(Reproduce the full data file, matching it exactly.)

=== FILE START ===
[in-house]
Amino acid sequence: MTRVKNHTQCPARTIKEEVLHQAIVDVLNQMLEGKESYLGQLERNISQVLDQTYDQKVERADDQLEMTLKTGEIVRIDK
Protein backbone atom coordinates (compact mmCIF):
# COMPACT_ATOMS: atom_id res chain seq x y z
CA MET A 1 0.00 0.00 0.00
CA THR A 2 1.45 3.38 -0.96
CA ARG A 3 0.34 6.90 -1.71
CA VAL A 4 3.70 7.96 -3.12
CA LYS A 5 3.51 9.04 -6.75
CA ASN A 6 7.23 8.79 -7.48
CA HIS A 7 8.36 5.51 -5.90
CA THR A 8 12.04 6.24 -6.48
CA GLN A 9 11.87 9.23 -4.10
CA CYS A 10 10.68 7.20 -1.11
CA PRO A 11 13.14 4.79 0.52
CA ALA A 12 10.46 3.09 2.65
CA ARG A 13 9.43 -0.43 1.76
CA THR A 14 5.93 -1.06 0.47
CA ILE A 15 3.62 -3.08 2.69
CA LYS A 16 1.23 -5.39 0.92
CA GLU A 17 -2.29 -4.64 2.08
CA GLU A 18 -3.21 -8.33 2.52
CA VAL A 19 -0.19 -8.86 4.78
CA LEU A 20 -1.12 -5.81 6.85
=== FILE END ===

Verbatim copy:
[in-house]
Amino acid sequence: MTRVKNHTQCPARTIKEEVLHQAIVDVLNQMLEGKESYLGQLERNISQVLDQTYDQKVERADDQLEMTLKTGEIVRIDK
Protein backbone atom coordinates (compact mmCIF):
# COMPACT_ATOMS: atom_id res chain seq x y z
CA MET A 1 0.00 0.00 0.00
CA THR A 2 1.45 3.38 -0.96
CA ARG A 3 0.34 6.90 -1.71
CA VAL A 4 3.70 7.96 -3.12
CA LYS A 5 3.51 9.04 -6.75
CA ASN A 6 7.23 8.79 -7.48
CA HIS A 7 8.36 5.51 -5.90
CA THR A 8 12.04 6.24 -6.48
CA GLN A 9 11.87 9.23 -4.10
CA CYS A 10 10.68 7.20 -1.11
CA PRO A 11 13.14 4.79 0.52
CA ALA A 12 10.46 3.09 2.65
CA ARG A 13 9.43 -0.43 1.76
CA THR A 14 5.93 -1.06 0.47
CA ILE A 15 3.62 -3.08 2.69
CA LYS A 16 1.23 -5.39 0.92
CA GLU A 17 -2.29 -4.64 2.08
CA GLU A 18 -3.21 -8.33 2.52
CA VAL A 19 -0.19 -8.86 4.78
CA LEU A 20 -1.12 -5.81 6.85